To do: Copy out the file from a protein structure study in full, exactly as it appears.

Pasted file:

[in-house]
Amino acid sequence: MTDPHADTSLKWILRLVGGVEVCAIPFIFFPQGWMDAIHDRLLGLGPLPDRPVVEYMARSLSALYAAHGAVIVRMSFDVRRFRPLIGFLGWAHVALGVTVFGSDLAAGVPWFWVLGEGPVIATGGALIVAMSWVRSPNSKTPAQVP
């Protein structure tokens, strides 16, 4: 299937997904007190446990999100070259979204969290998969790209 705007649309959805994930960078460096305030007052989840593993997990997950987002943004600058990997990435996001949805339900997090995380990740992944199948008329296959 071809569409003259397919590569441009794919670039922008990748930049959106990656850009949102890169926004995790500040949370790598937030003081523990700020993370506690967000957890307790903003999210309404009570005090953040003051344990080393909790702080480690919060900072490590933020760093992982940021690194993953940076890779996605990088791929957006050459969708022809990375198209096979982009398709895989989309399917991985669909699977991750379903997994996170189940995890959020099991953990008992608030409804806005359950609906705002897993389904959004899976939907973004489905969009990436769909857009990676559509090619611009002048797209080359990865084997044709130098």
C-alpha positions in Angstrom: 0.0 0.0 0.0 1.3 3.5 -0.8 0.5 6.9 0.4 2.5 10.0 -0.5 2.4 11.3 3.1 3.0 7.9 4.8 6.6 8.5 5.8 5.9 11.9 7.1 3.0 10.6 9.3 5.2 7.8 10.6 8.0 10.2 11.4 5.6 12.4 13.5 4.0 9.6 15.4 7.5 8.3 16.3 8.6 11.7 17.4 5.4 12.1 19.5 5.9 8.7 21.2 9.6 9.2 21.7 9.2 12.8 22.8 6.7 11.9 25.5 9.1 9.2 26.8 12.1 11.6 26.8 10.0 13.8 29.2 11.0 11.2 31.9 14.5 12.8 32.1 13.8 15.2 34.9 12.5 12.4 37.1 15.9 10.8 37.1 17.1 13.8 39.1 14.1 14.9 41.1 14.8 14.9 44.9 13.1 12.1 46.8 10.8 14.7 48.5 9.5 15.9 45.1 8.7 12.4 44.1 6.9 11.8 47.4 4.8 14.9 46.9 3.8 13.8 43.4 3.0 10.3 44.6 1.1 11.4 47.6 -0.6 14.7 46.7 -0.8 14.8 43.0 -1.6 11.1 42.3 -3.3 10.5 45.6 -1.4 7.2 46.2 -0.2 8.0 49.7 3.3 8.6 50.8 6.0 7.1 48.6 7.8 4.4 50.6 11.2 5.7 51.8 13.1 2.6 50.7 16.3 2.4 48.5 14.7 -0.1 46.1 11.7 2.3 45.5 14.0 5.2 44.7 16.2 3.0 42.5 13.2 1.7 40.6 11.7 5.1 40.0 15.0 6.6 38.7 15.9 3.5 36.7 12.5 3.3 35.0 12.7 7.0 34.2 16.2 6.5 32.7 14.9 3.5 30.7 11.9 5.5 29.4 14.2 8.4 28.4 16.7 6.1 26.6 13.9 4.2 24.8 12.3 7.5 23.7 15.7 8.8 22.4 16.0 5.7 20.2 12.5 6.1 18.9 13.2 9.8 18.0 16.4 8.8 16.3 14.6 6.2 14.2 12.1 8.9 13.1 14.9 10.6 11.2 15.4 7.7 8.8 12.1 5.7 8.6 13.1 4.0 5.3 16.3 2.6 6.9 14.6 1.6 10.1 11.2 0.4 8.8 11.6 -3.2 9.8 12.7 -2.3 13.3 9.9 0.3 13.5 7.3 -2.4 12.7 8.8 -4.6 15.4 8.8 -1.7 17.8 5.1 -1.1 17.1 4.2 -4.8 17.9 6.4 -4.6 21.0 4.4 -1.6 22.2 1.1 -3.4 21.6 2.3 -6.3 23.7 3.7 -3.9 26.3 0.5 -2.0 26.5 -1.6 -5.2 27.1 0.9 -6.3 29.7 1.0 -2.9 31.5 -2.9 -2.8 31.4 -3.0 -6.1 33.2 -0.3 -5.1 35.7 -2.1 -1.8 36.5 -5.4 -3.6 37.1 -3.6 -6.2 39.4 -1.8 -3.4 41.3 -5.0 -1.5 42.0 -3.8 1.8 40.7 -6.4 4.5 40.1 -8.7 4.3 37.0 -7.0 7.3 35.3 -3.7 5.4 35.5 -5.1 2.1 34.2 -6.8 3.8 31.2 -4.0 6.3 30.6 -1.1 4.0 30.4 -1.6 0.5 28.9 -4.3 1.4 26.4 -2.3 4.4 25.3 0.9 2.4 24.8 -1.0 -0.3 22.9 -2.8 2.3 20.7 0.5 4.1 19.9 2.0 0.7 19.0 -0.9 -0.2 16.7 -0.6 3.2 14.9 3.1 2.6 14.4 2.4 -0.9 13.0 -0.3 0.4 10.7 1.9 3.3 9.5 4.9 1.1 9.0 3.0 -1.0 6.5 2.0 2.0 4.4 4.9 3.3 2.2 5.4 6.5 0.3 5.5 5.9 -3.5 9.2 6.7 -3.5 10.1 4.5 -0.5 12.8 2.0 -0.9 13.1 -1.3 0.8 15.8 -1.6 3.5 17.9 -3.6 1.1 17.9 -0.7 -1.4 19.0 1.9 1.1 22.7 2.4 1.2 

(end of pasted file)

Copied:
[in-house]
Amino acid sequence: MTDPHADTSLKWILRLVGGVEVCAIPFIFFPQGWMDAIHDRLLGLGPLPDRPVVEYMARSLSALYAAHGAVIVRMSFDVRRFRPLIGFLGWAHVALGVTVFGSDLAAGVPWFWVLGEGPVIATGGALIVAMSWVRSPNSKTPAQVP
């Protein structure tokens, strides 16, 4: 299937997904007190446990999100070259979204969290998969790209 705007649309959805994930960078460096305030007052989840593993997990997950987002943004600058990997990435996001949805339900997090995380990740992944199948008329296959 071809569409003259397919590569441009794919670039922008990748930049959106990656850009949102890169926004995790500040949370790598937030003081523990700020993370506690967000957890307790903003999210309404009570005090953040003051344990080393909790702080480690919060900072490590933020760093992982940021690194993953940076890779996605990088791929957006050459969708022809990375198209096979982009398709895989989309399917991985669909699977991750379903997994996170189940995890959020099991953990008992608030409804806005359950609906705002897993389904959004899976939907973004489905969009990436769909857009990676559509090619611009002048797209080359990865084997044709130098």
C-alpha positions in Angstrom: 0.0 0.0 0.0 1.3 3.5 -0.8 0.5 6.9 0.4 2.5 10.0 -0.5 2.4 11.3 3.1 3.0 7.9 4.8 6.6 8.5 5.8 5.9 11.9 7.1 3.0 10.6 9.3 5.2 7.8 10.6 8.0 10.2 11.4 5.6 12.4 13.5 4.0 9.6 15.4 7.5 8.3 16.3 8.6 11.7 17.4 5.4 12.1 19.5 5.9 8.7 21.2 9.6 9.2 21.7 9.2 12.8 22.8 6.7 11.9 25.5 9.1 9.2 26.8 12.1 11.6 26.8 10.0 13.8 29.2 11.0 11.2 31.9 14.5 12.8 32.1 13.8 15.2 34.9 12.5 12.4 37.1 15.9 10.8 37.1 17.1 13.8 39.1 14.1 14.9 41.1 14.8 14.9 44.9 13.1 12.1 46.8 10.8 14.7 48.5 9.5 15.9 45.1 8.7 12.4 44.1 6.9 11.8 47.4 4.8 14.9 46.9 3.8 13.8 43.4 3.0 10.3 44.6 1.1 11.4 47.6 -0.6 14.7 46.7 -0.8 14.8 43.0 -1.6 11.1 42.3 -3.3 10.5 45.6 -1.4 7.2 46.2 -0.2 8.0 49.7 3.3 8.6 50.8 6.0 7.1 48.6 7.8 4.4 50.6 11.2 5.7 51.8 13.1 2.6 50.7 16.3 2.4 48.5 14.7 -0.1 46.1 11.7 2.3 45.5 14.0 5.2 44.7 16.2 3.0 42.5 13.2 1.7 40.6 11.7 5.1 40.0 15.0 6.6 38.7 15.9 3.5 36.7 12.5 3.3 35.0 12.7 7.0 34.2 16.2 6.5 32.7 14.9 3.5 30.7 11.9 5.5 29.4 14.2 8.4 28.4 16.7 6.1 26.6 13.9 4.2 24.8 12.3 7.5 23.7 15.7 8.8 22.4 16.0 5.7 20.2 12.5 6.1 18.9 13.2 9.8 18.0 16.4 8.8 16.3 14.6 6.2 14.2 12.1 8.9 13.1 14.9 10.6 11.2 15.4 7.7 8.8 12.1 5.7 8.6 13.1 4.0 5.3 16.3 2.6 6.9 14.6 1.6 10.1 11.2 0.4 8.8 11.6 -3.2 9.8 12.7 -2.3 13.3 9.9 0.3 13.5 7.3 -2.4 12.7 8.8 -4.6 15.4 8.8 -1.7 17.8 5.1 -1.1 17.1 4.2 -4.8 17.9 6.4 -4.6 21.0 4.4 -1.6 22.2 1.1 -3.4 21.6 2.3 -6.3 23.7 3.7 -3.9 26.3 0.5 -2.0 26.5 -1.6 -5.2 27.1 0.9 -6.3 29.7 1.0 -2.9 31.5 -2.9 -2.8 31.4 -3.0 -6.1 33.2 -0.3 -5.1 35.7 -2.1 -1.8 36.5 -5.4 -3.6 37.1 -3.6 -6.2 39.4 -1.8 -3.4 41.3 -5.0 -1.5 42.0 -3.8 1.8 40.7 -6.4 4.5 40.1 -8.7 4.3 37.0 -7.0 7.3 35.3 -3.7 5.4 35.5 -5.1 2.1 34.2 -6.8 3.8 31.2 -4.0 6.3 30.6 -1.1 4.0 30.4 -1.6 0.5 28.9 -4.3 1.4 26.4 -2.3 4.4 25.3 0.9 2.4 24.8 -1.0 -0.3 22.9 -2.8 2.3 20.7 0.5 4.1 19.9 2.0 0.7 19.0 -0.9 -0.2 16.7 -0.6 3.2 14.9 3.1 2.6 14.4 2.4 -0.9 13.0 -0.3 0.4 10.7 1.9 3.3 9.5 4.9 1.1 9.0 3.0 -1.0 6.5 2.0 2.0 4.4 4.9 3.3 2.2 5.4 6.5 0.3 5.5 5.9 -3.5 9.2 6.7 -3.5 10.1 4.5 -0.5 12.8 2.0 -0.9 13.1 -1.3 0.8 15.8 -1.6 3.5 17.9 -3.6 1.1 17.9 -0.7 -1.4 19.0 1.9 1.1 22.7 2.4 1.2 